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I'm currently in the midst of proofreading a particular text, and this following paragraph reads strangely to me:

He took some time to arise from his cruciform, corpse-like state on the wicket, during which the available daylight started ebbing from the sky, and therefore making it steadily more difficult for incoming players.

To me, the last line appears to be dependent on the former, and so 'and therefore' reads strangely to me. What does everyone else think? I've edited the sentence to read as follows:

He took some time to arise from his cruciform, corpse-like state on the wicket, during which the available daylight started ebbing from the sky, therefore making it steadily more difficult for incoming players.

As opposed to '...and therefore making it steadily more difficult for incoming players.'

I've been staring at this text for hours on end and, with the conjunction preceding the conjunctive adverb 'therefore', it just reads...strangely?

I'm a recent graduate and thus new to the industry, so the overall quality of the text is entirely out of my control. I'm just trying to save this text as much as I possibly can; I've only been given permission to point out the 'obvious' errors.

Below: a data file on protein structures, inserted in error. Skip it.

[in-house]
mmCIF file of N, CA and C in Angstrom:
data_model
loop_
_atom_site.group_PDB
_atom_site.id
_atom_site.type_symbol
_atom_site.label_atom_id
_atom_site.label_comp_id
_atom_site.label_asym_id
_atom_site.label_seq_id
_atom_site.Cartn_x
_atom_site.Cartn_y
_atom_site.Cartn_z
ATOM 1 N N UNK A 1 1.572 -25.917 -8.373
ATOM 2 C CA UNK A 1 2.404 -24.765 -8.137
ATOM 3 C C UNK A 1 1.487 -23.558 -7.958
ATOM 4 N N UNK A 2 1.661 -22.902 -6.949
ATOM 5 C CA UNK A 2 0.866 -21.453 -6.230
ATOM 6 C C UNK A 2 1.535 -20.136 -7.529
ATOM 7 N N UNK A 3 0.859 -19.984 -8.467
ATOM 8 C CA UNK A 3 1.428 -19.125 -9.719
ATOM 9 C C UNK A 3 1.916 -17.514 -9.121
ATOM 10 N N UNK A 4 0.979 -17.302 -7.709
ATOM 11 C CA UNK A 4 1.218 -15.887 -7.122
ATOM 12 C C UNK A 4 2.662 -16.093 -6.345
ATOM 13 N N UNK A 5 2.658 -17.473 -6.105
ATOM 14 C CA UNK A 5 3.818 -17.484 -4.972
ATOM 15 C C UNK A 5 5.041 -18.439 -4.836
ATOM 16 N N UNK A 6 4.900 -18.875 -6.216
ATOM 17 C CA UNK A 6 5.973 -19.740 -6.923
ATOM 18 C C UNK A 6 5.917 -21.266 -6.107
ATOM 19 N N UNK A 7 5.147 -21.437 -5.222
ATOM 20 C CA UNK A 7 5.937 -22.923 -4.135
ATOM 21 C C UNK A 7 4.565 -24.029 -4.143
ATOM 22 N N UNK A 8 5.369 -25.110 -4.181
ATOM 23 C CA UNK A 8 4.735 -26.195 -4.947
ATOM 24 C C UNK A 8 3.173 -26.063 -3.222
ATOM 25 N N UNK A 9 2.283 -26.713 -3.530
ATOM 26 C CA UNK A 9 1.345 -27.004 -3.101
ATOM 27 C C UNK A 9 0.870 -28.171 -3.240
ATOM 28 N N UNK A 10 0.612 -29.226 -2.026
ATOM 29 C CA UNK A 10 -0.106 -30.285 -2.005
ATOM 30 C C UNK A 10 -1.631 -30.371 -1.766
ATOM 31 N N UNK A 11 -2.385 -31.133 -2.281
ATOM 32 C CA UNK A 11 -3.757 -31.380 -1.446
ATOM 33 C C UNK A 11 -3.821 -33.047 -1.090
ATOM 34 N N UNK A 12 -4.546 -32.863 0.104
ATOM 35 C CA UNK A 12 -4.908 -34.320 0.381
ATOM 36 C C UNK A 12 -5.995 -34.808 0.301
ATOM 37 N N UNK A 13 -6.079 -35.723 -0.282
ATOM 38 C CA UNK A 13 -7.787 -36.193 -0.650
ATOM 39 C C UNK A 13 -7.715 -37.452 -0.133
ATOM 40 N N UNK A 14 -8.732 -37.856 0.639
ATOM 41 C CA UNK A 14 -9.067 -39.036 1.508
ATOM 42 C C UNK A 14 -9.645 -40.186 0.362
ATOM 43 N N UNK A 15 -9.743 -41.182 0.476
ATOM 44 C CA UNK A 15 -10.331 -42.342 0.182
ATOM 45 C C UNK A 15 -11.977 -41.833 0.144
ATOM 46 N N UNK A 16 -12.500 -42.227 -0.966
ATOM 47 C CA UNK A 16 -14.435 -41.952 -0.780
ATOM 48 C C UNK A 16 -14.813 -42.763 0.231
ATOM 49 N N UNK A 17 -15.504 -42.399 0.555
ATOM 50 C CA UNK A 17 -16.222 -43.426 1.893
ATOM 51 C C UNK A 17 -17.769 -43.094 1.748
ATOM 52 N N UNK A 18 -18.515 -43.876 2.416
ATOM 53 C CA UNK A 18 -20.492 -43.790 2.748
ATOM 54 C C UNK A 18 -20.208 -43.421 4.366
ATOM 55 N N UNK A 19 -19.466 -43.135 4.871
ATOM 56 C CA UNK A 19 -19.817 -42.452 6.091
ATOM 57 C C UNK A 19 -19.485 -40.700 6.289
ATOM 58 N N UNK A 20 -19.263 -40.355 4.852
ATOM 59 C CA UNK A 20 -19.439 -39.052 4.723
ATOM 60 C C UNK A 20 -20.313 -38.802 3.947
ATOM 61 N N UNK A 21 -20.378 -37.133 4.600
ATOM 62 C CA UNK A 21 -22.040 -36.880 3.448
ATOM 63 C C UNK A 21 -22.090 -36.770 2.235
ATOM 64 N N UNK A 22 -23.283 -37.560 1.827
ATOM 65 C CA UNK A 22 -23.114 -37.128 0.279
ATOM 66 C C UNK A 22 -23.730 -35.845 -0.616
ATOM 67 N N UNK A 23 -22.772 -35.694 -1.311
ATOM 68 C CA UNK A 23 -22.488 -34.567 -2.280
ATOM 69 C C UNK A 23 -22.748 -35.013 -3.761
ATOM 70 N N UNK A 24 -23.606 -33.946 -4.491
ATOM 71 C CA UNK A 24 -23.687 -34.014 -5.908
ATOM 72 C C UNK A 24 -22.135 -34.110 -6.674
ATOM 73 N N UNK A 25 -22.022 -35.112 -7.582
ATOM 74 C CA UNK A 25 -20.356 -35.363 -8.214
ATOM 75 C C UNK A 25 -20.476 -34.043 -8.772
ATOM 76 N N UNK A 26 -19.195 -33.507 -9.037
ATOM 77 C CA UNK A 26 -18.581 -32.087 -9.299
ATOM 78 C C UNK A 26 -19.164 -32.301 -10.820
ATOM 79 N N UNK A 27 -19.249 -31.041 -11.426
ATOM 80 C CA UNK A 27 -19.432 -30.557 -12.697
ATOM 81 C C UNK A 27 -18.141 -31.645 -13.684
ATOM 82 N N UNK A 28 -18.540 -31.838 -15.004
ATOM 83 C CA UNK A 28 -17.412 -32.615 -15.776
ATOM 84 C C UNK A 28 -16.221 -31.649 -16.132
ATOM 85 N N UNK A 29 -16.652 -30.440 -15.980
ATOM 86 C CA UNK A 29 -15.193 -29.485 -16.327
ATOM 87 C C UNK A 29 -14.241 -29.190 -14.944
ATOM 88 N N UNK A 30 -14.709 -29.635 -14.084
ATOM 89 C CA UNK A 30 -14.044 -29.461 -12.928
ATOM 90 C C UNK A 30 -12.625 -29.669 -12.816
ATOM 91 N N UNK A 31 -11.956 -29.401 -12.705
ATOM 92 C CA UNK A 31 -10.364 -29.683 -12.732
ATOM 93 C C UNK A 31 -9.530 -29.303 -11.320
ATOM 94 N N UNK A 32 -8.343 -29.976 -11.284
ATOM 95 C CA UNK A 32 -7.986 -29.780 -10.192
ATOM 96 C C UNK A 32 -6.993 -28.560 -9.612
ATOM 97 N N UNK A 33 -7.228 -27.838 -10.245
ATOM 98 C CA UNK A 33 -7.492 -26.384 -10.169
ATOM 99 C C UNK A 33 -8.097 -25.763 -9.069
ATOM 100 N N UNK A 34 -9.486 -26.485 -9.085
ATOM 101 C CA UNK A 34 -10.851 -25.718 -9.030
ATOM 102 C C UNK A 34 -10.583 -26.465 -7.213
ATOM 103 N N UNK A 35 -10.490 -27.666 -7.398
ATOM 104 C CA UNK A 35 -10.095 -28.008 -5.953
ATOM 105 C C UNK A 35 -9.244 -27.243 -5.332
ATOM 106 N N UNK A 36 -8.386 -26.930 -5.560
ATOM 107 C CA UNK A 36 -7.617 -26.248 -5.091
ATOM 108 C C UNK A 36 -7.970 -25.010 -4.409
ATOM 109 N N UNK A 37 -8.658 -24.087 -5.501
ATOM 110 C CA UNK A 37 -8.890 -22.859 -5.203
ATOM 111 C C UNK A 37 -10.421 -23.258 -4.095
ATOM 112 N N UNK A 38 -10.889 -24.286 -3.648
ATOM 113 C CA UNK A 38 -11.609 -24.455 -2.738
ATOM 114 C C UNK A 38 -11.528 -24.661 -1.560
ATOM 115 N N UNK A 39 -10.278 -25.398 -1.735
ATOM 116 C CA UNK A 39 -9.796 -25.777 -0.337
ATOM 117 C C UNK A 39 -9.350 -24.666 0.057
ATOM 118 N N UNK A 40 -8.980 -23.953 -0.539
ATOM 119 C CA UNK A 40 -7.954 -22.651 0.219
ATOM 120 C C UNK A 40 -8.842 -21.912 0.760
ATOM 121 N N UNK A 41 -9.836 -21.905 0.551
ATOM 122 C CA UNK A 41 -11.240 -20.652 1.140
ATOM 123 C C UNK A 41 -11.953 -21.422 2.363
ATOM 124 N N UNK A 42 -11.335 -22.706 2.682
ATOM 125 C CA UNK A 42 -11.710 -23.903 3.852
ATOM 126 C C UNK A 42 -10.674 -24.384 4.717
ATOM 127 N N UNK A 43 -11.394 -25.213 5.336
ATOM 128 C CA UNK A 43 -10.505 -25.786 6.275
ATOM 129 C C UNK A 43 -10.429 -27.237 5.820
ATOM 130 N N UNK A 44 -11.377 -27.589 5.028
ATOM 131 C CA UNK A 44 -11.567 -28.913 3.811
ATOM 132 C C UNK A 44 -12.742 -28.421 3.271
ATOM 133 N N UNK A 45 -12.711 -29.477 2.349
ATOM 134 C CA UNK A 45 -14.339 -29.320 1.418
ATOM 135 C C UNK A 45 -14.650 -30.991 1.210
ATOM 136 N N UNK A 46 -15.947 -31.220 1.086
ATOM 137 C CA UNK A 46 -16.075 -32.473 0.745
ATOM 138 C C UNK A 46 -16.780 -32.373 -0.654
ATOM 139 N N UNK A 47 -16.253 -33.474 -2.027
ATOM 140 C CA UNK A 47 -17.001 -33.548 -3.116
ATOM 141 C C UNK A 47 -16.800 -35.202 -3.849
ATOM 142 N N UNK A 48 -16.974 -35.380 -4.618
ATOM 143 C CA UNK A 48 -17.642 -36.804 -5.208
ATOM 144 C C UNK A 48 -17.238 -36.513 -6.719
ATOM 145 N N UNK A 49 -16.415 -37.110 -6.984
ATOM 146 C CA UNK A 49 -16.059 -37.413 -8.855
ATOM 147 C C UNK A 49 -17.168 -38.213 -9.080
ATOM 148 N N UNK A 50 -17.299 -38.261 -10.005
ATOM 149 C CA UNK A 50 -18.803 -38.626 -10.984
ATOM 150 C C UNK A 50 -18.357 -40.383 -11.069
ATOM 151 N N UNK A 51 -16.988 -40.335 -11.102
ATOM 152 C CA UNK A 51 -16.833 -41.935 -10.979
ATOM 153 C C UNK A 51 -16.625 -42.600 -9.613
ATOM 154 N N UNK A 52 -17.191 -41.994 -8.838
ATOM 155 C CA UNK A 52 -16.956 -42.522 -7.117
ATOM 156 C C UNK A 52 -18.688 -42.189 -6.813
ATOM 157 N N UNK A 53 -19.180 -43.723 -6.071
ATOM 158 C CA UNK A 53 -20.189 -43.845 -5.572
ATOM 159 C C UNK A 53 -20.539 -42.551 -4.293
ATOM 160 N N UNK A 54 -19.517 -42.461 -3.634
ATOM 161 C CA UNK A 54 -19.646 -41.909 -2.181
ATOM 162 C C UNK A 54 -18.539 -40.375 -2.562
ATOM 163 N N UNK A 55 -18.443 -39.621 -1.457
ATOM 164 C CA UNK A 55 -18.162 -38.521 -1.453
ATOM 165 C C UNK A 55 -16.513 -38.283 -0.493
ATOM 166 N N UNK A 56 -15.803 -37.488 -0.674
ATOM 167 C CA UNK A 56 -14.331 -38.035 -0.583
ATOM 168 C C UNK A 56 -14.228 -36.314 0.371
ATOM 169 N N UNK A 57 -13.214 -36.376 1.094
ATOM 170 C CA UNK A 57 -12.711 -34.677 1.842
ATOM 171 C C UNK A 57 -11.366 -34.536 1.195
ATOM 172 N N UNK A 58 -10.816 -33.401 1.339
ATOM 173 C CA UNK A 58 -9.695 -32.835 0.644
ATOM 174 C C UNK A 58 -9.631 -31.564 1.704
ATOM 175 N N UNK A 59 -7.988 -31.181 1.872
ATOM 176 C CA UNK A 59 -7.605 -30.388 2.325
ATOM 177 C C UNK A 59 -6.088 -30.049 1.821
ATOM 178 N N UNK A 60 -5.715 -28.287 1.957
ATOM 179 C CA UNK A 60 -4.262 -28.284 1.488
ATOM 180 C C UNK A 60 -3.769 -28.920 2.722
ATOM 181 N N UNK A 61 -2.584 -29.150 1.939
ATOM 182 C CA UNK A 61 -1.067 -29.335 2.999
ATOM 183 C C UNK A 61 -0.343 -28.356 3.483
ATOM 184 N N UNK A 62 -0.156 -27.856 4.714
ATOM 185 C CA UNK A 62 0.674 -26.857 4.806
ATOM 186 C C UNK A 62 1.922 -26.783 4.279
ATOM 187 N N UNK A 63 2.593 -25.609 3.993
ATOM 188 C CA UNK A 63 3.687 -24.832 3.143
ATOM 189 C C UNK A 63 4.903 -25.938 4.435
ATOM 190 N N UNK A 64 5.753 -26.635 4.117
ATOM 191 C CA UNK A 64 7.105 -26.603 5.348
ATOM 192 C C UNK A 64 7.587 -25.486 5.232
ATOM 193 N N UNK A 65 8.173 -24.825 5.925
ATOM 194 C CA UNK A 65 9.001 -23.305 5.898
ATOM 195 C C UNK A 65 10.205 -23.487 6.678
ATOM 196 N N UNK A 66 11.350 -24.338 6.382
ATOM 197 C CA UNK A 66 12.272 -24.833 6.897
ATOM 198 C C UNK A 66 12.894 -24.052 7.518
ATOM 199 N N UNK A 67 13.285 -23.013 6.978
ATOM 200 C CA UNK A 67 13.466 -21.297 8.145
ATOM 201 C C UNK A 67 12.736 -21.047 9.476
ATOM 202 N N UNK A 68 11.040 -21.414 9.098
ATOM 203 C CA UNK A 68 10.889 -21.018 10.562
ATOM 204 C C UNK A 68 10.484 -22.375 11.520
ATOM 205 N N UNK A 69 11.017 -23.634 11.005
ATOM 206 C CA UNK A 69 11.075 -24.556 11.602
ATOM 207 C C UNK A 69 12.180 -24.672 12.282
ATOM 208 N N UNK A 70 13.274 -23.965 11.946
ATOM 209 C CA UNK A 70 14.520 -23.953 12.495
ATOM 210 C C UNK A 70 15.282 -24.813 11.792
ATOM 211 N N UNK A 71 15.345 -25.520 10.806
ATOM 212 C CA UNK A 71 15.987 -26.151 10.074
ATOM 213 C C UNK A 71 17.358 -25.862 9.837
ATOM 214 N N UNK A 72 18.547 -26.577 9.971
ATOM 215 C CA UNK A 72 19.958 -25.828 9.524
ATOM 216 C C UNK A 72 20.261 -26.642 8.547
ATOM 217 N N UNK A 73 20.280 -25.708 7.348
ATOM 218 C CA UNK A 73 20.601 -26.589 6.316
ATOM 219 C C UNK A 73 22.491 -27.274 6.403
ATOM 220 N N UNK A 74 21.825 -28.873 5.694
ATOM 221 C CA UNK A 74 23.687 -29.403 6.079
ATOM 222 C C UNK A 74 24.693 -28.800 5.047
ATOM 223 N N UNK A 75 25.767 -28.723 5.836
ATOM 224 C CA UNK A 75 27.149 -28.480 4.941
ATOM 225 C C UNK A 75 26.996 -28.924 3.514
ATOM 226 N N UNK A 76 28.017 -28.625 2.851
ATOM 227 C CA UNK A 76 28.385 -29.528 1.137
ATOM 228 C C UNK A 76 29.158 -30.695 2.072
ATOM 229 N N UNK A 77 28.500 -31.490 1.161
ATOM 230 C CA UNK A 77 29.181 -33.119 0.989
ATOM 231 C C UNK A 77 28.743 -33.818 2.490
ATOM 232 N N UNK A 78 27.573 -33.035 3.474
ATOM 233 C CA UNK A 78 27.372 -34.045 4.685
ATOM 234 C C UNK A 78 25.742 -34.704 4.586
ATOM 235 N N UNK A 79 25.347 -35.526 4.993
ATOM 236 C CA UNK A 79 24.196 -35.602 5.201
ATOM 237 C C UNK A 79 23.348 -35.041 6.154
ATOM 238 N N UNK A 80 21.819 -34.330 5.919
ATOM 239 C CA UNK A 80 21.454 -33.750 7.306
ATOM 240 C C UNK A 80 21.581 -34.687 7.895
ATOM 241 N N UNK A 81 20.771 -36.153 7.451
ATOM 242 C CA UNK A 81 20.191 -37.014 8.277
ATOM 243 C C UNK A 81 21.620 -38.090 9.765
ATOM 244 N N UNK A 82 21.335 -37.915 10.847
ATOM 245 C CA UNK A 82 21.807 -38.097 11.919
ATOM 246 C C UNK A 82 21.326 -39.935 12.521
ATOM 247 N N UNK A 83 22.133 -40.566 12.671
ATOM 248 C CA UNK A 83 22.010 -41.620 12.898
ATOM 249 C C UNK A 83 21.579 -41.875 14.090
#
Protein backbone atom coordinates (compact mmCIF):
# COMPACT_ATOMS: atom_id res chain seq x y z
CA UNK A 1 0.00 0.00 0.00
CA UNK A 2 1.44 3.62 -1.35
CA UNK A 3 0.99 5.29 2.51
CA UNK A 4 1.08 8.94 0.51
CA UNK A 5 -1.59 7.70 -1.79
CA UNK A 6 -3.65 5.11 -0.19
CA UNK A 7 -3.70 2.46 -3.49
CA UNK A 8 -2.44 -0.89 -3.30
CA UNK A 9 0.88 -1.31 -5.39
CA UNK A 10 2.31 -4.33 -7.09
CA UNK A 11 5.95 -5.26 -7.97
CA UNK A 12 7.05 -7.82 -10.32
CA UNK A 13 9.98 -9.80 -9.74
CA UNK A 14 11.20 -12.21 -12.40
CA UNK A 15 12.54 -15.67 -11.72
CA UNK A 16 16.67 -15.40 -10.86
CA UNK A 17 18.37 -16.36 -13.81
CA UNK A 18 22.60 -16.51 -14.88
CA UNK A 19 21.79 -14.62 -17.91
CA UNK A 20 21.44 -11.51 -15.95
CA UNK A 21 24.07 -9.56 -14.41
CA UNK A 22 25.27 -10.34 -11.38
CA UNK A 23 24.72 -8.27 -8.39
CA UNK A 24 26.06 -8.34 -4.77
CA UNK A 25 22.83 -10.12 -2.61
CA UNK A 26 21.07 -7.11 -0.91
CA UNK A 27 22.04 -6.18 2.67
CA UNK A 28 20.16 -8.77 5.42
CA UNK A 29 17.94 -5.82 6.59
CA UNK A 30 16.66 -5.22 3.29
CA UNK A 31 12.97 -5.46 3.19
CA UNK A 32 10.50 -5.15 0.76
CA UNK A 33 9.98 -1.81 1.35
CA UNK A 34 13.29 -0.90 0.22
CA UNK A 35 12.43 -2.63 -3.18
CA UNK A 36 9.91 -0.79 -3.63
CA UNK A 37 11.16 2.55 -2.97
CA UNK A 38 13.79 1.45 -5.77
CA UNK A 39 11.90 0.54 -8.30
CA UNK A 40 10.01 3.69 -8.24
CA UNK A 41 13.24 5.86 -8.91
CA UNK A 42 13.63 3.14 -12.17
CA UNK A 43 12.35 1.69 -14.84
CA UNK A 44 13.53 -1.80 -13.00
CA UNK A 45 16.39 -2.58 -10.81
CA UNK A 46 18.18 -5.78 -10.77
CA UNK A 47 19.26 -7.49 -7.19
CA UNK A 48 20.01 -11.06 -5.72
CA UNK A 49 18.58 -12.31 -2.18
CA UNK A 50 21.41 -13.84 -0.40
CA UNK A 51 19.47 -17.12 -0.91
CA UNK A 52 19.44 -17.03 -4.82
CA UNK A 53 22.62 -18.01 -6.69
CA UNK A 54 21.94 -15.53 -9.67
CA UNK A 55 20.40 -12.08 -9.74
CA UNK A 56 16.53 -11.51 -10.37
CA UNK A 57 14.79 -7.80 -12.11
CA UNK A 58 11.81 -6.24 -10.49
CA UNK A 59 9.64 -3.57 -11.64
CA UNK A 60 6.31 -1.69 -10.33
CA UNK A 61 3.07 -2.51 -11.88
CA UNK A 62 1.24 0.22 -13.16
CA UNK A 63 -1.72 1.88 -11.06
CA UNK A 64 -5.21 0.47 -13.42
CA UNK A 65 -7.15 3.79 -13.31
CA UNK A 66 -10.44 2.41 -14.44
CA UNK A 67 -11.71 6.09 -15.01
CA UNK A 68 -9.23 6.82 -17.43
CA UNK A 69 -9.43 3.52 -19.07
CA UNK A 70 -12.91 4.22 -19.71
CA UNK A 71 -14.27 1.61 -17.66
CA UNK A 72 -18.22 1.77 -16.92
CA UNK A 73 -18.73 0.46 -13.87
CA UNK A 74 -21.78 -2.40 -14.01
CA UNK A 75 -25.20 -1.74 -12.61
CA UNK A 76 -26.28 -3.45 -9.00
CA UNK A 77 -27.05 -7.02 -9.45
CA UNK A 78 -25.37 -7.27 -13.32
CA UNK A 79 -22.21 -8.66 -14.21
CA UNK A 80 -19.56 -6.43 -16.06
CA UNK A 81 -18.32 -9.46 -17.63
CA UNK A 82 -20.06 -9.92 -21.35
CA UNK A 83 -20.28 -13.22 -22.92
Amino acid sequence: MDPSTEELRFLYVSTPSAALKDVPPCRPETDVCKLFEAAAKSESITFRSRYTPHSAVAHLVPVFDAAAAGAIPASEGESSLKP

Apologies for any typos; I'm posting this from my phone!

Thanks to everyone who has provided feedback. I am more than aware that this text is horrible to read; however, I am limited in what criticism I can offer. It pains me just as much as it does all of you!

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    Did your cited text come from a native speaker? It's very poorly written (and I suspect steading is a mistranstription of steadily, otherwise it's just syntactic garbage). It would be a slight "improvement" to remove the words and therefore, but I'd still say the sentence as a whole would be very poor quality even after that. – FumbleFingers Jan 29 at 11:12
  • Welcome to ELL. Answers should only be used for answering the question. I went ahead and copied the text from the answers into your question - you probably will want to edit it. You may want to take the tour to learn a bit about how this site works - it's a bit different. – ColleenV Jan 29 at 12:36
  • I agree with the first comment. While awkwardly written (and deserving to be rephrased on principle), the only part that's outright wrong is making it steading. (Another possibility for a workable replacement word is seemingly.) – Jason Bassford Jan 29 at 14:37
  • It looks like you may have accidentally created two accounts - you might want to use the “Contact” link at the bottom of the page and ask to have them merged so that you can edit and comment on your question. – ColleenV Jan 29 at 16:55
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This is a terrible example of English prose. "Therefore" is acceptable although I'd prefer "thereby." Here is what this grotesque mess means (to the extent that it has intelligible meaning).

He delayed the game while the fading daylight steadily increased the difficulties faced by the opposing players.

"Therefore" is appropriate because the fading daylight is the cause of the increasing difficulty. It is, however, awkward, and in prose this awful any additional awkwardness may be the straw that reduces the camel to gibbering incoherence.

How you want to comment on the unique qualities of this fiasco I leave to you because this is NOT a proofreading site.

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